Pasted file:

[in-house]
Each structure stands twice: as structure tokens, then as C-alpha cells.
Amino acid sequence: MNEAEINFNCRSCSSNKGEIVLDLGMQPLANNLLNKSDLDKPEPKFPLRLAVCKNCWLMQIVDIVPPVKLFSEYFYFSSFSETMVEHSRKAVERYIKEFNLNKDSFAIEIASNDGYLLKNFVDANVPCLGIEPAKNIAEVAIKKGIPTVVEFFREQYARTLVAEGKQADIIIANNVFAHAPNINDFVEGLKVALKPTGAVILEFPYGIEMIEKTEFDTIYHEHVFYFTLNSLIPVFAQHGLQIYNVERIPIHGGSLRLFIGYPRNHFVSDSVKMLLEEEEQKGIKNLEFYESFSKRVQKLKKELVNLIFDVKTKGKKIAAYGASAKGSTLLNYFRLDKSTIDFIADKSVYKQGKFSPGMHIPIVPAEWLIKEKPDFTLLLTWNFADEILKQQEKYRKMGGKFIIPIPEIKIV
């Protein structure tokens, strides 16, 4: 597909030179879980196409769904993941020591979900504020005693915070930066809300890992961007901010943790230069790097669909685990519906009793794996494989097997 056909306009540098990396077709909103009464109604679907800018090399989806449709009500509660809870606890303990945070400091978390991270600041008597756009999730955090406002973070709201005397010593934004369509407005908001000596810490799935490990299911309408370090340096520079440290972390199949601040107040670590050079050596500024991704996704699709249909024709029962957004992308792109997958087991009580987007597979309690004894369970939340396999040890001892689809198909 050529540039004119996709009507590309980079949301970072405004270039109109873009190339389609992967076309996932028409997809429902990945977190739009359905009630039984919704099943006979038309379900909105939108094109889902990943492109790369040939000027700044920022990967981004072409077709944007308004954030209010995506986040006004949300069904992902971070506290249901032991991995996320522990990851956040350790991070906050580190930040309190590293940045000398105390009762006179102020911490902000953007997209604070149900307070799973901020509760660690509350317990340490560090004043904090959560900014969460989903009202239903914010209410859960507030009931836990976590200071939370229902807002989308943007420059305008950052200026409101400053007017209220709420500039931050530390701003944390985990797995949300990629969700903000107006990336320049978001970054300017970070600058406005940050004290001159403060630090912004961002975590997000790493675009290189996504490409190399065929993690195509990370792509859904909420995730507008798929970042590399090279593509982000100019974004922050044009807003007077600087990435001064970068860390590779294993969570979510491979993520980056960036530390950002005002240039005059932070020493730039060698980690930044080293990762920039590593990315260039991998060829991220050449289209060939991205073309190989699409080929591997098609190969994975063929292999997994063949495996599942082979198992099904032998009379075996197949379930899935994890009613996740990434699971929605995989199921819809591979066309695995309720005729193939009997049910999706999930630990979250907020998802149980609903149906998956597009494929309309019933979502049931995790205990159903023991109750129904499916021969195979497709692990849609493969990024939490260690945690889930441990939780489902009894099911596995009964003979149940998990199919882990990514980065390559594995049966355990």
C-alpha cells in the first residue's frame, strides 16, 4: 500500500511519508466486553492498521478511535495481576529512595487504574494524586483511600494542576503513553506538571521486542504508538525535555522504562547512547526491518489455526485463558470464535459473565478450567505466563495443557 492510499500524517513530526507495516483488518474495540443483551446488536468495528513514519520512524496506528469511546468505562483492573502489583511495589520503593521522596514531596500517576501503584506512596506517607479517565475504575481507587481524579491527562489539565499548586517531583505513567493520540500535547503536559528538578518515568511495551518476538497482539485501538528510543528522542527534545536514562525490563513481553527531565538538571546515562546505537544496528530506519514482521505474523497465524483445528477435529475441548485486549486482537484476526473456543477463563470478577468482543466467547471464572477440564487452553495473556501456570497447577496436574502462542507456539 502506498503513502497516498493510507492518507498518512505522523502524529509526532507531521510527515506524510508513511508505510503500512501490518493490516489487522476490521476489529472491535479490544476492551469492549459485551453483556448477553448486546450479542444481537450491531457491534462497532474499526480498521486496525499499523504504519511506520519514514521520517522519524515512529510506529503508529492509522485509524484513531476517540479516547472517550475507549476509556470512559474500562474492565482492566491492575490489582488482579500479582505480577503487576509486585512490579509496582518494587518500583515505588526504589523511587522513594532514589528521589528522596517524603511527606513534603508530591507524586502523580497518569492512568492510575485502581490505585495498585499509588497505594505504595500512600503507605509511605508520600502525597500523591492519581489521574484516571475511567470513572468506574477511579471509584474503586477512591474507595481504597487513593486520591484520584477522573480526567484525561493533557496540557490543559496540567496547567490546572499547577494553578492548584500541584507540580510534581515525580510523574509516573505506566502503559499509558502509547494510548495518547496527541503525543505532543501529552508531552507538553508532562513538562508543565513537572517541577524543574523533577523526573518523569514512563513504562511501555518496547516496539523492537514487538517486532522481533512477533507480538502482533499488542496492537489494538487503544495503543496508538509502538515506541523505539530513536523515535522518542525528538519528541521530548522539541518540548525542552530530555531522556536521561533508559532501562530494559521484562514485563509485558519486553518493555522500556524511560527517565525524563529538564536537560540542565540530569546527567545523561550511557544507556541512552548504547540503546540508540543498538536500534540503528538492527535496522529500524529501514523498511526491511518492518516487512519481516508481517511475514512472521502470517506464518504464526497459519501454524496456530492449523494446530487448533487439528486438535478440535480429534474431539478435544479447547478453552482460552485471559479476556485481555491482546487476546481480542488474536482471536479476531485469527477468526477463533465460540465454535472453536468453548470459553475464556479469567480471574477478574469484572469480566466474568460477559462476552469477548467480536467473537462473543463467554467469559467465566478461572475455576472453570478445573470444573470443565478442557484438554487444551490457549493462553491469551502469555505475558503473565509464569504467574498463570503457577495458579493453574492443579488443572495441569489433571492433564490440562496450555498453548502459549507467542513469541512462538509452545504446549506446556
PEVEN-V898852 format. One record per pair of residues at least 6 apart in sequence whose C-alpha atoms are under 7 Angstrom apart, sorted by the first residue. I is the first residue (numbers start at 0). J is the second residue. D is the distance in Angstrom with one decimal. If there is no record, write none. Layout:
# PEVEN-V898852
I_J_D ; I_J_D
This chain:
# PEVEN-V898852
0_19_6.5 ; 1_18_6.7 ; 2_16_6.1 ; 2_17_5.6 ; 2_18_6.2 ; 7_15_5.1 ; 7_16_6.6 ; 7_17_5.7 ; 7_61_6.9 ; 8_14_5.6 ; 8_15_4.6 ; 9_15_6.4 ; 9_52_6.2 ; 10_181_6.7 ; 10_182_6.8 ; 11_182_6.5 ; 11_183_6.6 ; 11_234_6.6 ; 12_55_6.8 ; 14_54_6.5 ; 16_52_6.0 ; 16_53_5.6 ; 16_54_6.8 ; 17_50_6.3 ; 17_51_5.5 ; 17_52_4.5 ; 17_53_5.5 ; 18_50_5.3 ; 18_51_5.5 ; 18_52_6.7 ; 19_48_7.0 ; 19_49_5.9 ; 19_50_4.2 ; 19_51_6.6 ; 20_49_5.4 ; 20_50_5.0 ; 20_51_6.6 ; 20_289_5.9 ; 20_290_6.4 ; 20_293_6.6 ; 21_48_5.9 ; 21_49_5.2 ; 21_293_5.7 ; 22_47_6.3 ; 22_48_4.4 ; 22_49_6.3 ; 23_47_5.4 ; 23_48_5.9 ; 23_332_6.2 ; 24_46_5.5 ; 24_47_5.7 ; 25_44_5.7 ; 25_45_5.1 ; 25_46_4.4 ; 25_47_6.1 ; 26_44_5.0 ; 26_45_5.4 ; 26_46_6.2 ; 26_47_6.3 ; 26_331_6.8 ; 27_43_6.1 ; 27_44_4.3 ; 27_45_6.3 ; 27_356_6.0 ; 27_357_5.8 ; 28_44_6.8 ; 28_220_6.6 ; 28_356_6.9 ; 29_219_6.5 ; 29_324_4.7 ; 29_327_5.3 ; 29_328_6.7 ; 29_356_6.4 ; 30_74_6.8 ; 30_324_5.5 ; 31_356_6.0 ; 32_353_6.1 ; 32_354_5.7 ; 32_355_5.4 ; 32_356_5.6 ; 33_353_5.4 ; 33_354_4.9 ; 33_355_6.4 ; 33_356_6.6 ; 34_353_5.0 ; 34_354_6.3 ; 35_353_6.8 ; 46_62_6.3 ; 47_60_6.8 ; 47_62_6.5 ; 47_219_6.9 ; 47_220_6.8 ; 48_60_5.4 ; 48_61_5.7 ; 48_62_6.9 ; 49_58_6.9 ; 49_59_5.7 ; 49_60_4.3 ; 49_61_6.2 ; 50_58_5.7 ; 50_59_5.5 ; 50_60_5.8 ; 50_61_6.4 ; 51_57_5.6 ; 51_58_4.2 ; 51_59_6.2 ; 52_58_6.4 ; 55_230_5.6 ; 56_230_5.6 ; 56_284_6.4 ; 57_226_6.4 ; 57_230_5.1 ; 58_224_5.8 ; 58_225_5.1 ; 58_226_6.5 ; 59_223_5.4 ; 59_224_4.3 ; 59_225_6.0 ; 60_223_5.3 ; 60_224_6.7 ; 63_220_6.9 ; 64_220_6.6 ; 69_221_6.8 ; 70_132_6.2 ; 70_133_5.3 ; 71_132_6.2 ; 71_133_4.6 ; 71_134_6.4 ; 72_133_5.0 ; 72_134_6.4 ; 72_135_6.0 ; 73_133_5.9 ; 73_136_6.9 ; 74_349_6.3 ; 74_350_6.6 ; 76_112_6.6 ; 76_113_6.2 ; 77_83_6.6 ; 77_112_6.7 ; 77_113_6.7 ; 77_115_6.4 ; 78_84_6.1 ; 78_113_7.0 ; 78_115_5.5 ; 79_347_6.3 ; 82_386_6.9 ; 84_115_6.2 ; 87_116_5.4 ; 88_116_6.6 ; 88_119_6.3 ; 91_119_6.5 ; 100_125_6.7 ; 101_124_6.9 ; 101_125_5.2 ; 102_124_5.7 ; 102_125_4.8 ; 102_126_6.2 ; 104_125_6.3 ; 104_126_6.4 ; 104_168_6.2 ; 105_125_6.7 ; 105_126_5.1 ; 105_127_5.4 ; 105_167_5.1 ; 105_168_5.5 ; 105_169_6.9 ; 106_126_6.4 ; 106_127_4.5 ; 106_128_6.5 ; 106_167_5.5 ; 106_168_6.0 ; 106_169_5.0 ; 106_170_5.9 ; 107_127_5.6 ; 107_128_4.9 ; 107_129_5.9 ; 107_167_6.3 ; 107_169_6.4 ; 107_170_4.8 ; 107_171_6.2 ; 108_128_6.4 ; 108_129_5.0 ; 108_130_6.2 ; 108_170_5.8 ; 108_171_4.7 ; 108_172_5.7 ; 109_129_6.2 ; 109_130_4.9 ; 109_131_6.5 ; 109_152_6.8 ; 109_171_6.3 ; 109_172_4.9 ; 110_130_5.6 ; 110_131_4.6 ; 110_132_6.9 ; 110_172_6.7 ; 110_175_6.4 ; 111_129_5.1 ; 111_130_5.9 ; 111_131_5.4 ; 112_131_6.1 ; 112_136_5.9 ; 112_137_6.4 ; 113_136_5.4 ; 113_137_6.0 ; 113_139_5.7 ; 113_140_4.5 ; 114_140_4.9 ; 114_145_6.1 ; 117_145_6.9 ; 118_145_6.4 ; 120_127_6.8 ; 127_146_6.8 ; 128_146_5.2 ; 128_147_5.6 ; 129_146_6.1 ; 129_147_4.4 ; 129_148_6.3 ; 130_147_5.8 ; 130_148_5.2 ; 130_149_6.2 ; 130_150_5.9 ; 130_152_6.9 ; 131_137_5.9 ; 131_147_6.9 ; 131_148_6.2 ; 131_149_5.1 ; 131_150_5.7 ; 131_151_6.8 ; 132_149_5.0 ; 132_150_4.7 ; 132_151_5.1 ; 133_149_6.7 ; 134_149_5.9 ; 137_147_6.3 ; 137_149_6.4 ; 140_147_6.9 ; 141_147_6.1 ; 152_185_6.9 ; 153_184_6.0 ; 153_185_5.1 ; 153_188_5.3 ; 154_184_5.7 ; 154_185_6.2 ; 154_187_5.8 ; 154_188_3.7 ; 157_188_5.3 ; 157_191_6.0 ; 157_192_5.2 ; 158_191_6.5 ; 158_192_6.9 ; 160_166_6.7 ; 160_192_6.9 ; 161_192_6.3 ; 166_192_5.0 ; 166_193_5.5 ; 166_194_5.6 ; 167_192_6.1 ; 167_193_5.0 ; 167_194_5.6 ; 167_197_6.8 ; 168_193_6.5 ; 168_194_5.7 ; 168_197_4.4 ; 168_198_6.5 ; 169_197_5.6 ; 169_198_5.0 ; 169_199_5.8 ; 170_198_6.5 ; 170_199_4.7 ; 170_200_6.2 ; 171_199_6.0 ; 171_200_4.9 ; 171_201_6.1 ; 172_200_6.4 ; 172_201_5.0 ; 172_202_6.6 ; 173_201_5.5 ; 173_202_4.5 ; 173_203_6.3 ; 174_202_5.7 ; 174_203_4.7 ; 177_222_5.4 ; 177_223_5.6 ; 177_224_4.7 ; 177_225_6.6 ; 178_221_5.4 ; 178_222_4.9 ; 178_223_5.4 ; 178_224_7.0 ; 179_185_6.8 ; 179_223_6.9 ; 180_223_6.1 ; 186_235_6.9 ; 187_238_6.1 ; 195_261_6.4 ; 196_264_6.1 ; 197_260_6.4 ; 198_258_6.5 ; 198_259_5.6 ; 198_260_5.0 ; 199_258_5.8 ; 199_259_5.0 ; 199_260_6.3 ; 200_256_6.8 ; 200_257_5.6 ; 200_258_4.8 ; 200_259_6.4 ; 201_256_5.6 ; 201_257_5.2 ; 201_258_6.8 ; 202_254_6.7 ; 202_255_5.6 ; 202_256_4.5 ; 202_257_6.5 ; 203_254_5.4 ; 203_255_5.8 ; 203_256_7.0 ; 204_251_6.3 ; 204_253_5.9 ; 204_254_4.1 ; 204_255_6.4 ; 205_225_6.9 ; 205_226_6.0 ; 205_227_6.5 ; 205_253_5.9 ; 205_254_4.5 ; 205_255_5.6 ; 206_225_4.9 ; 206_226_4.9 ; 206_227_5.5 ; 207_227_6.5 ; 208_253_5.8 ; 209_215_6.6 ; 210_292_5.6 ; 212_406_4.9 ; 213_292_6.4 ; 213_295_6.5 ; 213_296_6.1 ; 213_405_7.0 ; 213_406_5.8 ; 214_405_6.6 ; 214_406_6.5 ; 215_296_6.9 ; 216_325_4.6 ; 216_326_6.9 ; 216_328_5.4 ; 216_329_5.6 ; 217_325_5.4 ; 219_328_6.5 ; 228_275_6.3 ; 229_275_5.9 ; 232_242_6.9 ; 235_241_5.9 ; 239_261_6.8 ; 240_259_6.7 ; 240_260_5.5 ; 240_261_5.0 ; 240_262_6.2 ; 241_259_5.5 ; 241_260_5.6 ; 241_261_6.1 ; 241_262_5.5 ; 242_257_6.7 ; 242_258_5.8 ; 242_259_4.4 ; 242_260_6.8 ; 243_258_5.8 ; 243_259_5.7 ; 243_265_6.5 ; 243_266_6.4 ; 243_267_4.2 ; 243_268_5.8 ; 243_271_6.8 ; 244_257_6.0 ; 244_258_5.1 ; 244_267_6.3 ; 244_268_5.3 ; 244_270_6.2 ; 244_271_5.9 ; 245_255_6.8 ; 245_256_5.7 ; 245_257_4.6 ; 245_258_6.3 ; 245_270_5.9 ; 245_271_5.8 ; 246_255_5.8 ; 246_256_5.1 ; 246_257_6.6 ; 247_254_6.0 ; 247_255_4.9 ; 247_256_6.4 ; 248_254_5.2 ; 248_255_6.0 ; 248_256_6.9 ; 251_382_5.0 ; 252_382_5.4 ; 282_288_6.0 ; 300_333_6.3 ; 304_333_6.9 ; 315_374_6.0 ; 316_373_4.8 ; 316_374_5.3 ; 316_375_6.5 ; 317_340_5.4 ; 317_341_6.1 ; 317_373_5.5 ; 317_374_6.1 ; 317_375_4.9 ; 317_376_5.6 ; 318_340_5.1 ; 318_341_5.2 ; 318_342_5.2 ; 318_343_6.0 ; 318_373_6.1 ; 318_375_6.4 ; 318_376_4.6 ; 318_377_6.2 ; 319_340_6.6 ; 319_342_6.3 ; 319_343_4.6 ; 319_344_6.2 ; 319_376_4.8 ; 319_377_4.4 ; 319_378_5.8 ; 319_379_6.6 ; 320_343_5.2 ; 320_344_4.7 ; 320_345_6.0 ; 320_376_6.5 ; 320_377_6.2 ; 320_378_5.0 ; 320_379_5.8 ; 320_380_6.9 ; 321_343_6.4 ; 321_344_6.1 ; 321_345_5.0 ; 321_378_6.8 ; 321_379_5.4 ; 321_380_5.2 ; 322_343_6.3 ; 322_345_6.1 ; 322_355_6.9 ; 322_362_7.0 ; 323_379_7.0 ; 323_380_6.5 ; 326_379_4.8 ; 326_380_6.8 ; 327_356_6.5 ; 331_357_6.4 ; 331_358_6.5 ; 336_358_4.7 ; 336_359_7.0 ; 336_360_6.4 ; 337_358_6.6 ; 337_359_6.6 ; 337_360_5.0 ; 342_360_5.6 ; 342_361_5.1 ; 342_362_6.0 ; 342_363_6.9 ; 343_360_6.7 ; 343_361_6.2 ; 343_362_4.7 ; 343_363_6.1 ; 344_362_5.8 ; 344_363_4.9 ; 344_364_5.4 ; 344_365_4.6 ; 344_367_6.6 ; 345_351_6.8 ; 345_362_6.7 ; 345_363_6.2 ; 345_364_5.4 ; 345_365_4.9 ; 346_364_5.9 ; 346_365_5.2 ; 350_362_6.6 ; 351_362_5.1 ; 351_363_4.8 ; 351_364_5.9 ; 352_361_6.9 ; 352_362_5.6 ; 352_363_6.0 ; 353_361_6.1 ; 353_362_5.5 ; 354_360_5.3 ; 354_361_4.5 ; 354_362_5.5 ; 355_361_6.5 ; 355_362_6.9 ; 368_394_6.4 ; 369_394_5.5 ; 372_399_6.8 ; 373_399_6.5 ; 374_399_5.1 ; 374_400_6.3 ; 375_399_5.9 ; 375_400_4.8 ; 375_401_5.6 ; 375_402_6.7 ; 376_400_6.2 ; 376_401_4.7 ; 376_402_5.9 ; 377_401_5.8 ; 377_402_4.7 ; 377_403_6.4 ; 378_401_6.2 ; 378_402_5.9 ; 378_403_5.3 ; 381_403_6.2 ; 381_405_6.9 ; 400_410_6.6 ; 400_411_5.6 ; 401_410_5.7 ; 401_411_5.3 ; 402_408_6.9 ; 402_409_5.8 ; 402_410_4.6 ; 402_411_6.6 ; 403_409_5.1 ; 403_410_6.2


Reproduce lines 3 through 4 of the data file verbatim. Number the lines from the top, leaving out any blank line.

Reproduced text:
Amino acid sequence: MNEAEINFNCRSCSSNKGEIVLDLGMQPLANNLLNKSDLDKPEPKFPLRLAVCKNCWLMQIVDIVPPVKLFSEYFYFSSFSETMVEHSRKAVERYIKEFNLNKDSFAIEIASNDGYLLKNFVDANVPCLGIEPAKNIAEVAIKKGIPTVVEFFREQYARTLVAEGKQADIIIANNVFAHAPNINDFVEGLKVALKPTGAVILEFPYGIEMIEKTEFDTIYHEHVFYFTLNSLIPVFAQHGLQIYNVERIPIHGGSLRLFIGYPRNHFVSDSVKMLLEEEEQKGIKNLEFYESFSKRVQKLKKELVNLIFDVKTKGKKIAAYGASAKGSTLLNYFRLDKSTIDFIADKSVYKQGKFSPGMHIPIVPAEWLIKEKPDFTLLLTWNFADEILKQQEKYRKMGGKFIIPIPEIKIV
């Protein structure tokens, strides 16, 4: 597909030179879980196409769904993941020591979900504020005693915070930066809300890992961007901010943790230069790097669909685990519906009793794996494989097997 056909306009540098990396077709909103009464109604679907800018090399989806449709009500509660809870606890303990945070400091978390991270600041008597756009999730955090406002973070709201005397010593934004369509407005908001000596810490799935490990299911309408370090340096520079440290972390199949601040107040670590050079050596500024991704996704699709249909024709029962957004992308792109997958087991009580987007597979309690004894369970939340396999040890001892689809198909 050529540039004119996709009507590309980079949301970072405004270039109109873009190339389609992967076309996932028409997809429902990945977190739009359905009630039984919704099943006979038309379900909105939108094109889902990943492109790369040939000027700044920022990967981004072409077709944007308004954030209010995506986040006004949300069904992902971070506290249901032991991995996320522990990851956040350790991070906050580190930040309190590293940045000398105390009762006179102020911490902000953007997209604070149900307070799973901020509760660690509350317990340490560090004043904090959560900014969460989903009202239903914010209410859960507030009931836990976590200071939370229902807002989308943007420059305008950052200026409101400053007017209220709420500039931050530390701003944390985990797995949300990629969700903000107006990336320049978001970054300017970070600058406005940050004290001159403060630090912004961002975590997000790493675009290189996504490409190399065929993690195509990370792509859904909420995730507008798929970042590399090279593509982000100019974004922050044009807003007077600087990435001064970068860390590779294993969570979510491979993520980056960036530390950002005002240039005059932070020493730039060698980690930044080293990762920039590593990315260039991998060829991220050449289209060939991205073309190989699409080929591997098609190969994975063929292999997994063949495996599942082979198992099904032998009379075996197949379930899935994890009613996740990434699971929605995989199921819809591979066309695995309720005729193939009997049910999706999930630990979250907020998802149980609903149906998956597009494929309309019933979502049931995790205990159903023991109750129904499916021969195979497709692990849609493969990024939490260690945690889930441990939780489902009894099911596995009964003979149940998990199919882990990514980065390559594995049966355990």